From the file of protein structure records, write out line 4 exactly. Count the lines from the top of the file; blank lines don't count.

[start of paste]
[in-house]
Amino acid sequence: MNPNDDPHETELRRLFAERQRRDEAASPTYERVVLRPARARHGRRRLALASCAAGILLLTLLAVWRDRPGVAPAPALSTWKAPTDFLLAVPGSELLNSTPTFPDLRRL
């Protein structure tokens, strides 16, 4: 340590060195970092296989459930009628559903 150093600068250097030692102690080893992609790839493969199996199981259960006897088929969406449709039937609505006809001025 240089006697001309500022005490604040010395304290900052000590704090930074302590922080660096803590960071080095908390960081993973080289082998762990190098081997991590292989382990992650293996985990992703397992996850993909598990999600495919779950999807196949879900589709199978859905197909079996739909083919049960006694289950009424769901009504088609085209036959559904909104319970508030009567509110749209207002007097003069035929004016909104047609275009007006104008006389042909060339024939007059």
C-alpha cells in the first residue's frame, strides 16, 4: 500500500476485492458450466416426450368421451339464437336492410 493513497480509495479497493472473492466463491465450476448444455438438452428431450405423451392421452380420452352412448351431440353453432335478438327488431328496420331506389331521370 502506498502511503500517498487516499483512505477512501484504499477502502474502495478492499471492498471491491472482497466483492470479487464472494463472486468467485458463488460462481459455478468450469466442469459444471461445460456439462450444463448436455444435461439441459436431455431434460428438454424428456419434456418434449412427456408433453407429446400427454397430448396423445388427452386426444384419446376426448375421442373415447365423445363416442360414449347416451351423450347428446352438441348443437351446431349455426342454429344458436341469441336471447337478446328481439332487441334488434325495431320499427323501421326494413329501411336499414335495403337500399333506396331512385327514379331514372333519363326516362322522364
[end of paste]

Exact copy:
C-alpha cells in the first residue's frame, strides 16, 4: 500500500476485492458450466416426450368421451339464437336492410 493513497480509495479497493472473492466463491465450476448444455438438452428431450405423451392421452380420452352412448351431440353453432335478438327488431328496420331506389331521370 502506498502511503500517498487516499483512505477512501484504499477502502474502495478492499471492498471491491472482497466483492470479487464472494463472486468467485458463488460462481459455478468450469466442469459444471461445460456439462450444463448436455444435461439441459436431455431434460428438454424428456419434456418434449412427456408433453407429446400427454397430448396423445388427452386426444384419446376426448375421442373415447365423445363416442360414449347416451351423450347428446352438441348443437351446431349455426342454429344458436341469441336471447337478446328481439332487441334488434325495431320499427323501421326494413329501411336499414335495403337500399333506396331512385327514379331514372333519363326516362322522364